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Certification needed to combat multiple class actions

OPINION: Associate Professor Michael Legg, Lawyers Weekly, 4 October 2017.

Allowing more than one class action to be brought means that efficiencies are lost and costs are duplicated. Less compensation is returned to group members.

However, the courts have been reluctant to choose between competing class actions because they are wrongly viewed as being like normal litigation.

NSW Police in Queanbeyan, Monaro area using controversial suspect list

Dr Vicki Sentas speaks to The Canberra Times (5 November 2017) regarding her recent report into the  NSW Police's Suspect Targeting Management Plan (STMP).

"[It's a] crime prevention program that targets people, both adults and young people, who have committed offences in the past as well as people who may not have committed offence but police otherwise may think they might commit a crime," Ms Sentas said.

Cathy Sherry awarded 'Academic of the Year' at the 2017 Women in Law Awards

UNSW Law’s Associate Professor Cathy Sherry took home the Academic of the Year award at the recent 2017 Lawyers Weekly Women in Law Awards. UNSW Law is proud to have one of our academic staff take home the prize for the second year in row after Alexandra George took out the category in 2016.

The awards, organised by Lawyers Weekly, recognise the achievements of women who have challenged, influenced or changed the practice of law in Australia.

Muslims, NGOs, and the future of democratic space in Myanmar

Dr Melissa Crouch recently spoke to Catherine Scheer and Giuseppe Bolotta of The Religious Studies Project (13 November 2017) regarding her research on Myanmar’s Muslim population and the role played by the international community in relation to the escalation of violence targeting the Rohingyas.

Law in Action

Professor Prue Vines appeared on BBC Radio 4 (9 November 2017) discussing her studies in apologies law and the new campaign in England that urges companies to publicly apologise for mistakes. 

"When a person apologises to somebody, the person has been injured or hurt, their blood pressure drops, they feel a lot better. People are less likely to sue you if you apologise to them, and if they do feel that they really need to sue you, they are much more likely to settle early and cost you a lot less" Prue said.

UN slams Australia’s human rights record

Youth Unemployment and NSW Police's "Secret Blacklist"

Dr Vicki Sentas was interviewed on FBI Radio (28 October 2017) speaking about her recent report into the Suspect Target Management Plan (STMP).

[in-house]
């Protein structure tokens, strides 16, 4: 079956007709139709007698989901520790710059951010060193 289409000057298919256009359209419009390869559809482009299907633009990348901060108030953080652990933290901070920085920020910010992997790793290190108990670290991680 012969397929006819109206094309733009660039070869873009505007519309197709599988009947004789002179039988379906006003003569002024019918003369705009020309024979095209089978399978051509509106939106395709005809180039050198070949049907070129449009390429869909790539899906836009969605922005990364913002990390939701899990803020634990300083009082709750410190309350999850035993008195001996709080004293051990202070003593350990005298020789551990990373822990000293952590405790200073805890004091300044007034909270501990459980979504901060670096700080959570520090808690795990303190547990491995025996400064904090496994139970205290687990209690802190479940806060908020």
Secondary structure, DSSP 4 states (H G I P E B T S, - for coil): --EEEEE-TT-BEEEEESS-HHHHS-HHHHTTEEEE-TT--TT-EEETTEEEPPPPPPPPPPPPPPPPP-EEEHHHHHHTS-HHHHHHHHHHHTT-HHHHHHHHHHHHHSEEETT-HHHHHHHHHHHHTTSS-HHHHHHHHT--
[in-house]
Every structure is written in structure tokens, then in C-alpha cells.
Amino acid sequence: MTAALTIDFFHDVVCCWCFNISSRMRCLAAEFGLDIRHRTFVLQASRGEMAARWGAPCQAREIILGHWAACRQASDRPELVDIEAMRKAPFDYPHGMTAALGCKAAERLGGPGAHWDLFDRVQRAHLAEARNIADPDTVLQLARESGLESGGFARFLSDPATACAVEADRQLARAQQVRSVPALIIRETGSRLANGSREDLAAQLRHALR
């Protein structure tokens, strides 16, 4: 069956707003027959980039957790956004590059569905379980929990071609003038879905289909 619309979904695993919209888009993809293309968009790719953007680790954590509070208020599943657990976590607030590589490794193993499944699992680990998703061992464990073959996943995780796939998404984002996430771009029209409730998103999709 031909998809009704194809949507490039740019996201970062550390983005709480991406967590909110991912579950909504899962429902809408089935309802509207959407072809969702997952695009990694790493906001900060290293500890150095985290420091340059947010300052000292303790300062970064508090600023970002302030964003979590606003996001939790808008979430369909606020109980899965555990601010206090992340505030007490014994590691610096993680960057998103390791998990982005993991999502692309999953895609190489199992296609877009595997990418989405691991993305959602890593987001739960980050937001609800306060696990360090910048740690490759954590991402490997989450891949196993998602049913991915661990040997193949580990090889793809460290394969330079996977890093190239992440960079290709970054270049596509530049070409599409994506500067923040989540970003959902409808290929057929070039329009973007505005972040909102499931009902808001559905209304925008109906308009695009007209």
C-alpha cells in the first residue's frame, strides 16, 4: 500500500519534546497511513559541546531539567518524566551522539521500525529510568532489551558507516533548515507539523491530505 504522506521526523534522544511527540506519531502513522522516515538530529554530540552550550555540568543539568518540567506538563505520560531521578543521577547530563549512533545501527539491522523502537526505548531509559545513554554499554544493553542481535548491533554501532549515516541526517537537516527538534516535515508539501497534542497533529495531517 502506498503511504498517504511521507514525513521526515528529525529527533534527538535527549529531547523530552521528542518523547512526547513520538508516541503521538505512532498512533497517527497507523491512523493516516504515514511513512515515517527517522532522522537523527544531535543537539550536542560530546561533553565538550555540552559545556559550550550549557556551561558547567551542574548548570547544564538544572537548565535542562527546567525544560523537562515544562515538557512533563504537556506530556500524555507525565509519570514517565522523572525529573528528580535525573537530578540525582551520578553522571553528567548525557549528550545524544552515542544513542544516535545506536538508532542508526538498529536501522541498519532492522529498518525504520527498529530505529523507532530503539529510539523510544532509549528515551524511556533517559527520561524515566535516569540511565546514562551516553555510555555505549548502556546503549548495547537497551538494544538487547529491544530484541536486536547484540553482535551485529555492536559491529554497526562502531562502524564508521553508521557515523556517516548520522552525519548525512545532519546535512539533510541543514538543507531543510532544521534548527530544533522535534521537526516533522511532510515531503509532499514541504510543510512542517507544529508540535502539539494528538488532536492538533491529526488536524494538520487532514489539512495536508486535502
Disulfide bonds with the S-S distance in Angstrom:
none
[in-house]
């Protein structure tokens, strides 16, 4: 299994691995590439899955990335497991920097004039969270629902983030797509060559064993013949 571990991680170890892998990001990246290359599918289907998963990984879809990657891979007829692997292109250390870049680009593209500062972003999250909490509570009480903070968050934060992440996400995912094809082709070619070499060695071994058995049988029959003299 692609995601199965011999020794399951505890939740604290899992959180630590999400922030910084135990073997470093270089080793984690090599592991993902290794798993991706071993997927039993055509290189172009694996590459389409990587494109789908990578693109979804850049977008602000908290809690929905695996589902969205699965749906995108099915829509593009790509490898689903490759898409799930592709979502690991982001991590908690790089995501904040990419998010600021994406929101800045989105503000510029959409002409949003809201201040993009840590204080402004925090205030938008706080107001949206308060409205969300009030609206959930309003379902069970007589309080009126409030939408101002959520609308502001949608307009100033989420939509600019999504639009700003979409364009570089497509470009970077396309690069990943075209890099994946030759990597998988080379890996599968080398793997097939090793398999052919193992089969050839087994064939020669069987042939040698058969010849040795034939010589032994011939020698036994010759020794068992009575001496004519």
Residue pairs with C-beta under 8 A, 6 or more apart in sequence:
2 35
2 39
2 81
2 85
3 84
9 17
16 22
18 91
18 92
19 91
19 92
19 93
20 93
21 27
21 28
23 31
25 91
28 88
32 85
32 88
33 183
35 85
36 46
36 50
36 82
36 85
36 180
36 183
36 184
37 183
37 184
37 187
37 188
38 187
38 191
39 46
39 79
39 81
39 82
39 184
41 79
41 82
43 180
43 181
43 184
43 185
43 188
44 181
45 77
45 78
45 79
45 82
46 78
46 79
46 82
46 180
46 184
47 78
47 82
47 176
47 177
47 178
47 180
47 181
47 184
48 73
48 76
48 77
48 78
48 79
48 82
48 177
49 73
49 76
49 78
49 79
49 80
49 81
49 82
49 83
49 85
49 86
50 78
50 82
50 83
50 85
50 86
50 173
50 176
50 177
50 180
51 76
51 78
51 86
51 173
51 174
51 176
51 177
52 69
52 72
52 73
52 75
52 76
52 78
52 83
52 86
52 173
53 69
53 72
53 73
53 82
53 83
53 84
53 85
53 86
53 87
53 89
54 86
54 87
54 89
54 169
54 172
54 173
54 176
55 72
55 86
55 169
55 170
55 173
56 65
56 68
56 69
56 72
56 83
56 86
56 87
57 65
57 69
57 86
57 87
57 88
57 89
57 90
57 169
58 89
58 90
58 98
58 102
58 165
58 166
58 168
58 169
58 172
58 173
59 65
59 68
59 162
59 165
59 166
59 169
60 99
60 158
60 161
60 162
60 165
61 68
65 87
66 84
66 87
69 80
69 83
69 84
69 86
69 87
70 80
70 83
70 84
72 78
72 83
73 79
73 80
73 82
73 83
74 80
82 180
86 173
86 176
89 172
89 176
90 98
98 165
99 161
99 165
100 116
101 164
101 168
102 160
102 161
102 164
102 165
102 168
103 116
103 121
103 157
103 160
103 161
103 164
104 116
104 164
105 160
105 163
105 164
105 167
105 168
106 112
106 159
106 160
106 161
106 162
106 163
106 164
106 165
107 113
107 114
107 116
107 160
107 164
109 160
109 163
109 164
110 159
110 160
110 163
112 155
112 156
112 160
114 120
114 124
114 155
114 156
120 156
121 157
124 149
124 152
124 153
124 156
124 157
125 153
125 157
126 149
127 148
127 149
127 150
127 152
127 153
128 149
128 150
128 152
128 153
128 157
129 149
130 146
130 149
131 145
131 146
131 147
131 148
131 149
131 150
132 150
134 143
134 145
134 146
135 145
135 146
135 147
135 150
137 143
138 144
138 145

How did you first come across the program?

The program was first introduced seventeen years ago, so it’s been around for a really long time, but it’s really surprising that most people haven’t heard of it before. I first came across it [STMP] when I was working with Redfern Legal Centre, which is a well-known community legal centre, about three years ago.

Politicians, not people, the real obstacle to indigenous voice

OPINION: Professor Ros Dixon, The Australian Business Review, 3 November 2017.

Last week I had the privilege of standing on a stage with Noel Pearson, Megan Davis and Thomas Mayor as they presented to members of the Sydney legal community the physical version of the Uluru Statement from the Heart.

Pre-emptive policing is harmful and oppressive, and requires independent scrutiny

OPINION: Dr Vicki Sentas, The Conversation, 2 November 2017.

For 17 years, police in New South Wales have run a program predicting and disrupting future offenders to reduce crime. But very little was known about the program, the Suspect Targeting Management Plan, before our new study revealed children as young as ten have been targeted for intensive policing.

What is the plan?

Manus detention centre: Australia is still responsible for these men — and those who haven't made it this far

OPINION: Madeline Gleeson, ABC News, 1 November 2017.

Australia has "closed" the Manus Island detention centre, and all eyes are on the hundreds of men who have barricaded themselves in, refusing to move to the "transit" accommodation in nearby Lorengau for fear of what awaits them there.

All Australian security personnel and essential services have been withdrawn, leaving the men to fend for themselves.

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